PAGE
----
Archive for the ‘Movie Recommendation’ Category

Six Million Paper Clips

Saturday, March 5th, 2011

Have you come across an award-winning documentary, Paper Clips, which documents the Paper Clips Project begun by an eighth grade class studying the Holocaust in rural Tennessee?  To better understand the magnitude of 6 million Jews killed in the Holocaust, the students decided to collect paper clips after discovering that Norwegians wore a paper clip on their lapels in silent protest to the Nazi occupation of their country.

Begun in 1998, the Paper Clip Project gained traction when German journalists covering the White House began to write about it in German newspapers.  I remember seeing mention of this project on the nightly news.  The earnestness of the students and the poignancy of a single, mundane paper clip representing one life lost brought tears to my eyes.  Jews from all over the world began to send letters with photos of family members lost in the Holocaust.  Enclosed were one or more paper clips.  One person in Germany sent a 40’s era leather suitcase with mementoes of lives lost.  Soon millions of paper clips arrived at the school. 

As the Project grew, the German journalists felt that it would be fitting to find a boxcar in Germany, one of the actual boxcars that transported Jews to the camps.  This boxcar would be a museum housing the paper clips, letters and photographs sent by millions round the world.  At the inauguration of the museum, Holocaust survivors came to the ceremony.  As you watch the film, be warned that you will cry when the survivors speak of their heartfelt gratitude to the students.

Paper Clips is a beautiful, moving, poignant documentary.  Six million is too large for our minds to grasp. When represented by millions of ordinary paper clips, we comprehend the enormity of this number.  If you have children in middle school or high school, be sure to have them see this film.

Waiting for Superman

Saturday, October 9th, 2010
Child in Waiting for Superman

Child in Waiting for Superman

Have you seen Waiting for Superman, a documentary on the lamentable state of our public education system?  This documentary has ignited a debate in the editorial pages of our newspapers. This week Rupert Murdoch of The Wall Street Journal praised the film and called for reform in our public education.

geoffrey-canada7If you watch the news, you may have seen Davis Guggenheim, the director, discuss this documentary or Geoffrey Canada, CEO of the Harlem Children’s Zone, one of the heroes of this film. In the late ‘90’s, Geoffrey Canada proved that children from the most blighted and drug-infested areas of Harlem could not only succeed in his charter school but go on to graduate from college.  So remarkable and inspirational is his story that 60 Minutes interviewed him, so too have Charlie Rose and Oprah.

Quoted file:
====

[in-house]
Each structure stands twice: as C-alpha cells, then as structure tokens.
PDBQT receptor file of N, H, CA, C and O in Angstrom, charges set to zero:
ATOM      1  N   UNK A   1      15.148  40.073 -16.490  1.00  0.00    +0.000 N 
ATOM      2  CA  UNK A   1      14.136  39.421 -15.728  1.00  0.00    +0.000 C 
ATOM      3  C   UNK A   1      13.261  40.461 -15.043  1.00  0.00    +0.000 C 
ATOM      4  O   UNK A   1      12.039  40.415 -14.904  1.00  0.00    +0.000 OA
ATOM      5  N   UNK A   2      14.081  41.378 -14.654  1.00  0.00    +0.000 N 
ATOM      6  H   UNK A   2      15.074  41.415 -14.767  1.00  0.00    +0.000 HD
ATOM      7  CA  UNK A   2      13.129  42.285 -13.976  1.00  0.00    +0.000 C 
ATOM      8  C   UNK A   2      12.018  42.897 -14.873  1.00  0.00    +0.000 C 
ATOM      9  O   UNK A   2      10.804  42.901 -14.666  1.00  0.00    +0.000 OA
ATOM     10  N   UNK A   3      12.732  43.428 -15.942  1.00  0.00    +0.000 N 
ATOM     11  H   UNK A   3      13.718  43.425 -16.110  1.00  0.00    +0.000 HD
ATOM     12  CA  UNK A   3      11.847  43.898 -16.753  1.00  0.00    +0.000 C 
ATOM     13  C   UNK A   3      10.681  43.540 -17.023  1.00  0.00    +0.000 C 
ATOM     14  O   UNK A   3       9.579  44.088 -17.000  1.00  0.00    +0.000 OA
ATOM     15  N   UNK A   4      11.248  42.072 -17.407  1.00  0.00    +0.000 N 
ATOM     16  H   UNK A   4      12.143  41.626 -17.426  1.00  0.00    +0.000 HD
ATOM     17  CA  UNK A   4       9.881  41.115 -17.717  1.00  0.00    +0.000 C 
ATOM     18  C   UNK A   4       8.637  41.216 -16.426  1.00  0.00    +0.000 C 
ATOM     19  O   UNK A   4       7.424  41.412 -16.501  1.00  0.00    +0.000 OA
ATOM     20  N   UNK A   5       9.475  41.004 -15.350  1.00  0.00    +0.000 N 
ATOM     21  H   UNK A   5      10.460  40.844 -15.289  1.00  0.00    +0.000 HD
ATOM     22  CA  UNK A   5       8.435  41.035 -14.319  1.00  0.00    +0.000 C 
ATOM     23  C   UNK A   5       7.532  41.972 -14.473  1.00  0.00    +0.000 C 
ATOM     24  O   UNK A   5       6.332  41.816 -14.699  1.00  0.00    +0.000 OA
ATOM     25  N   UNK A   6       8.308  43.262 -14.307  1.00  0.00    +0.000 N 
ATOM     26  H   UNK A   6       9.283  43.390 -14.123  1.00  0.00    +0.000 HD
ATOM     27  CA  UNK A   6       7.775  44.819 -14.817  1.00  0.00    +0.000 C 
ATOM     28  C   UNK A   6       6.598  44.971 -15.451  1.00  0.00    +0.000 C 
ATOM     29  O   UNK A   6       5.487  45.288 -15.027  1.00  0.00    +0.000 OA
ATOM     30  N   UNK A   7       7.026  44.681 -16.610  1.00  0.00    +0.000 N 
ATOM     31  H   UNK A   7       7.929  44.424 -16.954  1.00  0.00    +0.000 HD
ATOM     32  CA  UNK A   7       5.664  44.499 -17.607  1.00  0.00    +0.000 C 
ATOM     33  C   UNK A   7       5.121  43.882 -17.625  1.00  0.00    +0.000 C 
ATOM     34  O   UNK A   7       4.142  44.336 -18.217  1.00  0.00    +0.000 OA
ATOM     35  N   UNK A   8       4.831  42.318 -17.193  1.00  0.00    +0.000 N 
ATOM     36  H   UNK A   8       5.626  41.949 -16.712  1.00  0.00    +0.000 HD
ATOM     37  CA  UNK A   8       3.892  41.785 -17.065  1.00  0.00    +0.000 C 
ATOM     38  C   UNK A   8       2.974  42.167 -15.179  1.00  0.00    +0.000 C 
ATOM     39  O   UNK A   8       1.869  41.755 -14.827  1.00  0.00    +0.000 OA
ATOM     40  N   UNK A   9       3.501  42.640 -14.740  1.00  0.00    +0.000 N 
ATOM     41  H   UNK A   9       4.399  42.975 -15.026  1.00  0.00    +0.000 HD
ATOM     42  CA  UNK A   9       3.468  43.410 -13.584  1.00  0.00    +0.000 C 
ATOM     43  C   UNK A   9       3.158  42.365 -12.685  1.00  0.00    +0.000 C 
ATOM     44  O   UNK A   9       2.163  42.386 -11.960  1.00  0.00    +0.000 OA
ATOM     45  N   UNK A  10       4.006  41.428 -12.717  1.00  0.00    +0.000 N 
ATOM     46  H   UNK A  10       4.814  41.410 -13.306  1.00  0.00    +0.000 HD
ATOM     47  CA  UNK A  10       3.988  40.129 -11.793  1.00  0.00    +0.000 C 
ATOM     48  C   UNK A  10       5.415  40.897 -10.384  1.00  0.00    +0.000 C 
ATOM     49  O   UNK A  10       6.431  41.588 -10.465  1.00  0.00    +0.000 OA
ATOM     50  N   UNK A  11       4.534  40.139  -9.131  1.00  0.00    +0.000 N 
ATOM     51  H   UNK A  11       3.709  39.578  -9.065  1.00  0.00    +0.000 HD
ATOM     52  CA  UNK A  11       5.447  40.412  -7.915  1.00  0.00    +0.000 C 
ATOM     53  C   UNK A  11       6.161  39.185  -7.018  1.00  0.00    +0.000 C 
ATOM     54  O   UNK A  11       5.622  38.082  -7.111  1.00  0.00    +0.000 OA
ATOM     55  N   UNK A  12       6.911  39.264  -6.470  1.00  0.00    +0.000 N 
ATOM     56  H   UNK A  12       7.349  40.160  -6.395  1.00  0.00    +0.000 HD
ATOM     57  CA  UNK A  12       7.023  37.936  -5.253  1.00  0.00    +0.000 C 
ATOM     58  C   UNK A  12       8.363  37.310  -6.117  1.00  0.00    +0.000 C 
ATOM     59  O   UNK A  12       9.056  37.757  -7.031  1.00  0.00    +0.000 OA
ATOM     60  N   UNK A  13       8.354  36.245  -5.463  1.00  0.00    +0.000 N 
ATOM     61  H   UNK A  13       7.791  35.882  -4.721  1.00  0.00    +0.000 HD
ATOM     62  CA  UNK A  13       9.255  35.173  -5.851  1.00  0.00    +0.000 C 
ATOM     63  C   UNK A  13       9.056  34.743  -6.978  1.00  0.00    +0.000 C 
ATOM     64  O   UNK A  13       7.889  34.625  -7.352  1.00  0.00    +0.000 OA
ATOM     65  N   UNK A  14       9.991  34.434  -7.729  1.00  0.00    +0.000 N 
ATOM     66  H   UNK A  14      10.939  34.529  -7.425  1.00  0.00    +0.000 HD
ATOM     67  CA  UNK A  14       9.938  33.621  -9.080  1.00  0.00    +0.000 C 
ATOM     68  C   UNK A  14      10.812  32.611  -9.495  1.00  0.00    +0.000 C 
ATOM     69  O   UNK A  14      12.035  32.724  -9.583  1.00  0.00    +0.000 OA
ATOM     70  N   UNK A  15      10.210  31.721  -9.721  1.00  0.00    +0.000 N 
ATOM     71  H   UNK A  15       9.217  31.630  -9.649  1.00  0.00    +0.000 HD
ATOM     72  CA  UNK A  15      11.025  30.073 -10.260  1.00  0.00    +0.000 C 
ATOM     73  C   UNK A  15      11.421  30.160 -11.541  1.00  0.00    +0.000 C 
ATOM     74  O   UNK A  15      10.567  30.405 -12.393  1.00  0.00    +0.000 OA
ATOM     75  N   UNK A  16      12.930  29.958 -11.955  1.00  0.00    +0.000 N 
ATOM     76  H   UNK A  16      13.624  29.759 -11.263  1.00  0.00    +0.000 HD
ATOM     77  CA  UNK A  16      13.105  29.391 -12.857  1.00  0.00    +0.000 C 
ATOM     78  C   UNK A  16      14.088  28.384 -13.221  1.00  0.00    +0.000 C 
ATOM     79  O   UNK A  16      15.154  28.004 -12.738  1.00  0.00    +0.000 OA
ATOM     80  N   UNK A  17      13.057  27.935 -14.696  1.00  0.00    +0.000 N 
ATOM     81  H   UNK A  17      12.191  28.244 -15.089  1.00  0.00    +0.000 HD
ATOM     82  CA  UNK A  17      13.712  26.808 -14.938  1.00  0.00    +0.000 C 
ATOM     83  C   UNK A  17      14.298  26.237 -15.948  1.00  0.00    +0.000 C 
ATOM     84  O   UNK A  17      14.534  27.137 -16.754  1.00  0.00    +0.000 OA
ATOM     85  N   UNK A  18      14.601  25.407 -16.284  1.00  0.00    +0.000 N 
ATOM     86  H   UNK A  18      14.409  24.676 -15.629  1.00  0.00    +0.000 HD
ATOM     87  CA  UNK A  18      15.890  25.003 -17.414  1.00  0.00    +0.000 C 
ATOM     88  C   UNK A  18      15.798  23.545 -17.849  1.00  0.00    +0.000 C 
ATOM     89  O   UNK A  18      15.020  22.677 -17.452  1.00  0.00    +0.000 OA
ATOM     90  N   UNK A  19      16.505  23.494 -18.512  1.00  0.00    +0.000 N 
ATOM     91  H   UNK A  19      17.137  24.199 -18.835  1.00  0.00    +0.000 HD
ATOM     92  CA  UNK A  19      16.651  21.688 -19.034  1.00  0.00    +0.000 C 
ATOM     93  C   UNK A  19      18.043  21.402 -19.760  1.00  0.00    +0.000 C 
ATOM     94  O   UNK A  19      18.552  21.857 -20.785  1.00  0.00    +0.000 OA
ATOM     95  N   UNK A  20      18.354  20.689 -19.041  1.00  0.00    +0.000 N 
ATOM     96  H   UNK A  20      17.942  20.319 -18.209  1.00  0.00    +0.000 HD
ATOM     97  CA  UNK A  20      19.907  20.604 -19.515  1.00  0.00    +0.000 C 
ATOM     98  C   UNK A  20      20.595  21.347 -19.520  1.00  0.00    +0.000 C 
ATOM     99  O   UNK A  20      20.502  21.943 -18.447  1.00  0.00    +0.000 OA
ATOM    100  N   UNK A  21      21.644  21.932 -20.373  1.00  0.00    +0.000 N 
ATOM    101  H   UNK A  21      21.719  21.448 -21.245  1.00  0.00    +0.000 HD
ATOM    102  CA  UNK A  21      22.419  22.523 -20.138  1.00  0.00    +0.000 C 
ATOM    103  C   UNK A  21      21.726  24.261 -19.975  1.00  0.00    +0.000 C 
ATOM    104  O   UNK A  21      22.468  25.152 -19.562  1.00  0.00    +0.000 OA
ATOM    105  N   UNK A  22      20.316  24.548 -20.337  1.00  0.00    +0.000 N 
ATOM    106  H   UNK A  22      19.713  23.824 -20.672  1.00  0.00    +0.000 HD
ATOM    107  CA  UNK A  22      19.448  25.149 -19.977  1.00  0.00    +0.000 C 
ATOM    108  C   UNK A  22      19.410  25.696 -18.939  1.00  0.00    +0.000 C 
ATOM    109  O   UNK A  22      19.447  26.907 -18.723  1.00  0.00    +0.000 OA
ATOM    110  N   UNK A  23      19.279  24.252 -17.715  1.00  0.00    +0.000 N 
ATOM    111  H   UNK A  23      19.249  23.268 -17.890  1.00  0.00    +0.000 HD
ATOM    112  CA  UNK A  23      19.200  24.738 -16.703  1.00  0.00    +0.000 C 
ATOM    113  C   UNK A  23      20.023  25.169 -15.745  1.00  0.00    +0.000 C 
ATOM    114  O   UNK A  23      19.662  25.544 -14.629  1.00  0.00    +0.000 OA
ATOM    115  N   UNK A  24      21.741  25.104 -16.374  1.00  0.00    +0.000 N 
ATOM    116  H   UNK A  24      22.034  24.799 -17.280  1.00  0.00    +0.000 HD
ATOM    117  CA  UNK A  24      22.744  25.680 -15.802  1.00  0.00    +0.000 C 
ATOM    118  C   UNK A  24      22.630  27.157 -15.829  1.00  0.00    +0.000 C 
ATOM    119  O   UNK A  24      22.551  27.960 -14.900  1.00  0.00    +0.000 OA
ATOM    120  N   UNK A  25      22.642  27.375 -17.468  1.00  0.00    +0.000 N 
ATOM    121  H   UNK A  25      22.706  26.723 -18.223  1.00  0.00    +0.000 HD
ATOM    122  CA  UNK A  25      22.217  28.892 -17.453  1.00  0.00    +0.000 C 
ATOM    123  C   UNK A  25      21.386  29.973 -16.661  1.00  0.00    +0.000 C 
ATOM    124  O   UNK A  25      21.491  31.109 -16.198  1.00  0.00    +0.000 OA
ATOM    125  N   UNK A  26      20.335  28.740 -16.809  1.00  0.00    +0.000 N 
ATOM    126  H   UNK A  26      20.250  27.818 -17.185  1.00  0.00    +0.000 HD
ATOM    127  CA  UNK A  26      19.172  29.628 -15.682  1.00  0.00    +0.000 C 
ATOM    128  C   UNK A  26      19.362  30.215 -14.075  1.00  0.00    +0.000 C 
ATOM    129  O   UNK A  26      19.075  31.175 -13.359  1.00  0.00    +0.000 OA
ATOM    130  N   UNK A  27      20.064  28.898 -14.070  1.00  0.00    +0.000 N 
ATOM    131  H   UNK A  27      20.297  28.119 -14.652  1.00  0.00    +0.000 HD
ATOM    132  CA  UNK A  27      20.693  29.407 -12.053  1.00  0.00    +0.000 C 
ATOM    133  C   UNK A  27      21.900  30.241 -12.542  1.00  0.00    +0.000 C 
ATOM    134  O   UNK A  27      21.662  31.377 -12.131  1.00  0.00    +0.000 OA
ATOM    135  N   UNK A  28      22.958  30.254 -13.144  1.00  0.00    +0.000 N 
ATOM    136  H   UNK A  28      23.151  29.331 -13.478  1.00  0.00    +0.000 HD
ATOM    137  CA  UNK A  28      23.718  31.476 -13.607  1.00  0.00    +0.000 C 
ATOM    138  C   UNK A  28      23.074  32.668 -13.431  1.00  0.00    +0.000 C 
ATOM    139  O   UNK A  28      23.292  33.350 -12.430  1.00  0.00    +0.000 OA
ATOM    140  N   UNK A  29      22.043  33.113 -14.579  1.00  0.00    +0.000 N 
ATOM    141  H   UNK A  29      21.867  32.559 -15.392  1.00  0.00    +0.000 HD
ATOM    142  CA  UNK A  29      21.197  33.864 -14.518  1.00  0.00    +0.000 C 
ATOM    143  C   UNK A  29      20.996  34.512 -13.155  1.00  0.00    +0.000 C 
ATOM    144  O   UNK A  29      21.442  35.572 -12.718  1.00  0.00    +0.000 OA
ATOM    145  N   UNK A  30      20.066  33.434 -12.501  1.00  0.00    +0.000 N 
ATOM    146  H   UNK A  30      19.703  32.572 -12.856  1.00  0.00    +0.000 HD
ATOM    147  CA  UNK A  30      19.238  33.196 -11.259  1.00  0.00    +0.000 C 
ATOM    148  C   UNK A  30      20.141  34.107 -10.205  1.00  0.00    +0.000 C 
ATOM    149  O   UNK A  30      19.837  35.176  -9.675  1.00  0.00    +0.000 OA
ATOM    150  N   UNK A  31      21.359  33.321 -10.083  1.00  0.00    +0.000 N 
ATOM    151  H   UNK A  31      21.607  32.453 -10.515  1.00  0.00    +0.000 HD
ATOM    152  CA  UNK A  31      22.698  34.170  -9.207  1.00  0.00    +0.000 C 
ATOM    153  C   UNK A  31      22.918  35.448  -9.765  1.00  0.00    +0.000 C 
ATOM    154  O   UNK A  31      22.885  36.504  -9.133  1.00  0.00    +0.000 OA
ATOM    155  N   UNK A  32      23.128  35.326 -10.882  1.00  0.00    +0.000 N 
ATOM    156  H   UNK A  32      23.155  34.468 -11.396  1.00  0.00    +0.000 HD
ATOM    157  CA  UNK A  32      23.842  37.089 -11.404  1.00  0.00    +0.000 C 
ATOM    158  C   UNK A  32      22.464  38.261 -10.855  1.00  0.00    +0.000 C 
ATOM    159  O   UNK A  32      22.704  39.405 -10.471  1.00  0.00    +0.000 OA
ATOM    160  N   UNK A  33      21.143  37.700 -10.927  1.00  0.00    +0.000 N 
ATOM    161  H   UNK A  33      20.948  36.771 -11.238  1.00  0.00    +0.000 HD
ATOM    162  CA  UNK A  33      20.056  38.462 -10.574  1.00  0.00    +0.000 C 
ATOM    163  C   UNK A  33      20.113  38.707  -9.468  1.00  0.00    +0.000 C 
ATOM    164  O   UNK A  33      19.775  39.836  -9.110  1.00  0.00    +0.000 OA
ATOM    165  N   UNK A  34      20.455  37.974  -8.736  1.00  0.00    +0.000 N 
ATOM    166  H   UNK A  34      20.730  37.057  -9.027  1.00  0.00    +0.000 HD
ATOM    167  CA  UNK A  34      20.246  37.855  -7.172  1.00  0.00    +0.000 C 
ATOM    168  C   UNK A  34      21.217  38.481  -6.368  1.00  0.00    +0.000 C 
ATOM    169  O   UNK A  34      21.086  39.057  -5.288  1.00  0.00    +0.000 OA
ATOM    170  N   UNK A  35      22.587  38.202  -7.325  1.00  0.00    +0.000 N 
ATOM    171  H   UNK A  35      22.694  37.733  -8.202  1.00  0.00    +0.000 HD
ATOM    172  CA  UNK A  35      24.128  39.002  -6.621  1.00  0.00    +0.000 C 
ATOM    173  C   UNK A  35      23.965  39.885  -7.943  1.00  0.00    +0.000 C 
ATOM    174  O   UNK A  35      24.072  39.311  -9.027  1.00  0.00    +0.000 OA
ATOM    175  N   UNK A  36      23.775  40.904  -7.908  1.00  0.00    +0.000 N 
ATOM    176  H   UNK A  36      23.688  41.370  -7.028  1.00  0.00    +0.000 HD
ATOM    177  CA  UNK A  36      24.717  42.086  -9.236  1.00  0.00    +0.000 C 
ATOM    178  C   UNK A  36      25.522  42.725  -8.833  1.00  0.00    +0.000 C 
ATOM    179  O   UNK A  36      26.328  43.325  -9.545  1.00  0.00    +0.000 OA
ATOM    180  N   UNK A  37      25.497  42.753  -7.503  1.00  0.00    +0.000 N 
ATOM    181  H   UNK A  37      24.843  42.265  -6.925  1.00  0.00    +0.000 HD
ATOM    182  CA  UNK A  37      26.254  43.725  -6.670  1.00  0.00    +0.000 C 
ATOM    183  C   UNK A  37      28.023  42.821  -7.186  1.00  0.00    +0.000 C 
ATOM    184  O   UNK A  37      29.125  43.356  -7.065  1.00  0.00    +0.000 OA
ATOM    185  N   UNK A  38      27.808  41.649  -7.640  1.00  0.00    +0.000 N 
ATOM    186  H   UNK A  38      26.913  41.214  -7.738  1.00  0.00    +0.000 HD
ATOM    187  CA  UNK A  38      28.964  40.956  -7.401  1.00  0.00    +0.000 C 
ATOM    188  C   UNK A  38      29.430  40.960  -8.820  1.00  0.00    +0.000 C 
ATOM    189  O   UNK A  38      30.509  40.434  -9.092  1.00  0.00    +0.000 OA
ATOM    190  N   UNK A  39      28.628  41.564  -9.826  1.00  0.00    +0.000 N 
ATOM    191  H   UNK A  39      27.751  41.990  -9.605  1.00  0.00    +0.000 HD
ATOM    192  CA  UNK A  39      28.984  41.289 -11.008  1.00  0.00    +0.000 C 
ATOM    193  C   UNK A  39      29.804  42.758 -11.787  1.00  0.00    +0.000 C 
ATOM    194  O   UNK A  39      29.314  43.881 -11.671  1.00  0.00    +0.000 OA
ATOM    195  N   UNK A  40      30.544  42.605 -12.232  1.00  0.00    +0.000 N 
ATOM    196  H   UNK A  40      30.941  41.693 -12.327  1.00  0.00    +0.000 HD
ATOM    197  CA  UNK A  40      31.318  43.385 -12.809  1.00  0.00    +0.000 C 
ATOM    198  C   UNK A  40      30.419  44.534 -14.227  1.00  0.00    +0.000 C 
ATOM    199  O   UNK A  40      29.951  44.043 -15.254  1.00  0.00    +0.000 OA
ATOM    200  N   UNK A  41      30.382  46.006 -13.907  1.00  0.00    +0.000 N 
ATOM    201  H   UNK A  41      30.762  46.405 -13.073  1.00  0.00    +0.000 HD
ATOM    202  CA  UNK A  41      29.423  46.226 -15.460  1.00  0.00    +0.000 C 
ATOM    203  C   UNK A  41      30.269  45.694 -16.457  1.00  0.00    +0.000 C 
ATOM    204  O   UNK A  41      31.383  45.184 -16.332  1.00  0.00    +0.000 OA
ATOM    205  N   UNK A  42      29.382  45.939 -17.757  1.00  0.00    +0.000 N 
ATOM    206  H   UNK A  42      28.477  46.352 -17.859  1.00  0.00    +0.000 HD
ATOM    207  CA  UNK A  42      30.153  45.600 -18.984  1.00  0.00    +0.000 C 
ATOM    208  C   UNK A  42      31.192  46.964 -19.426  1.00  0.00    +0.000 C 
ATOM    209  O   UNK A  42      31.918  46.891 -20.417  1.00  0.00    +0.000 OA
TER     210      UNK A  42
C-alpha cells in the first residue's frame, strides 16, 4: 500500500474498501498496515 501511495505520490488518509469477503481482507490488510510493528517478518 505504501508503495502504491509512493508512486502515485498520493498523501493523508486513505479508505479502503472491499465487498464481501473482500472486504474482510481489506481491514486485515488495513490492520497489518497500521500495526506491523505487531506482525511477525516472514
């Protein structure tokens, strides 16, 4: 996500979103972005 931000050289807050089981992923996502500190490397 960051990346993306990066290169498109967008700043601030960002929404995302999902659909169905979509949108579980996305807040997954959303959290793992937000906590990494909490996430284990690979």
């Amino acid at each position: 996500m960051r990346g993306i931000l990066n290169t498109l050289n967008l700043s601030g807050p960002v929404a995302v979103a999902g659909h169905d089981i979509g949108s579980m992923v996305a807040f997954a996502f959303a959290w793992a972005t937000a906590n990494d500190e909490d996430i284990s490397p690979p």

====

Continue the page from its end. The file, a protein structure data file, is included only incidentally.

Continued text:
Stop to consider the social consequences of high schools whose drop-out rate is 60 per cent.  These high schools in our inner-cities are nothing but factories for failure.  It is time for education reform in our country.  It is time for the teachers union to weed out ineffective teachers and improve their ranks.  Bad teachers make it difficult for the good teachers to their job as they must spend so much time  doing remedial work with students taught by these teachers.


Parents must demand accountability from the schools.  At the same time, they must provide an environment at home which fosters learning.  As I’ve said time and time again, a parent is a child’s first and primary teacher.  Make sure homework gets done,  Monitor television viewing.  There should be NO tv in a child’s bedroom.  The distraction is too great.  Teachers must be accountable but so must parents.


I urge you to see this film and join in the debate.





Movie Recommendation: Precious, A Story of Triumph

Tuesday, March 9th, 2010

Because of its gritty subject matter, I initially resisted seeing Precious.  As you no doubt know by now Precious is the story of an illiterate African-American teen-ager, abused physically and mentally by her own mother and sexually by her father. 

Pregnant with her second child at sixteen, Precious is sent to an alternative high school  where she is placed in a small class of troubled young teen-age girls. Precious is saved  from a life of  despair and alienation by a caring teacher who asks Precious and the other students to keep a journal, each day writing their thoughts, feelings and events in their lives.  In a very real sense, the class is group therapy.   “I’m gonna break through or someone’s gonna break through to me,” Precious says early in the film.  The class is the catalyst for her breakthrough/transformation.

By writing her life,  Precious, in fact, “rights” her life.  She not only learns to read and write but creates a network of friends that love and support her.  After giving birth to a son and reunited with her daughter, she  now has her own family.  While working on a  GED, she and her children live in a half-way house.  Precious’ story  is a story of triumph. 

How many illiterate children are there like Precious?  If they are illiterate, they are likely to be innumerate as well.  Illiterate/innumerate teen-agers drop out of school.  They take low paying jobs.  They populate our prisons. The consequences to society are great.

 We need alternative high schools especially for pregnant teen-agers.  At risk teen-agers not only have children when very young but have more children, perpetuating a cycle of poverty and despair. 

This is a breakthrough film.  Mo’Nique is fearless in her depiction of the abusive mother.  She says she accepted the role to raise awareness of sexual abuse.  A victim of sexual abuse herself, she said playing this role was therapeutic.  Gabourey Sidibe inhabits Precious to such a degree that you feel as though you’re watching a documentary rather than a film.  Extraordinary performances by both!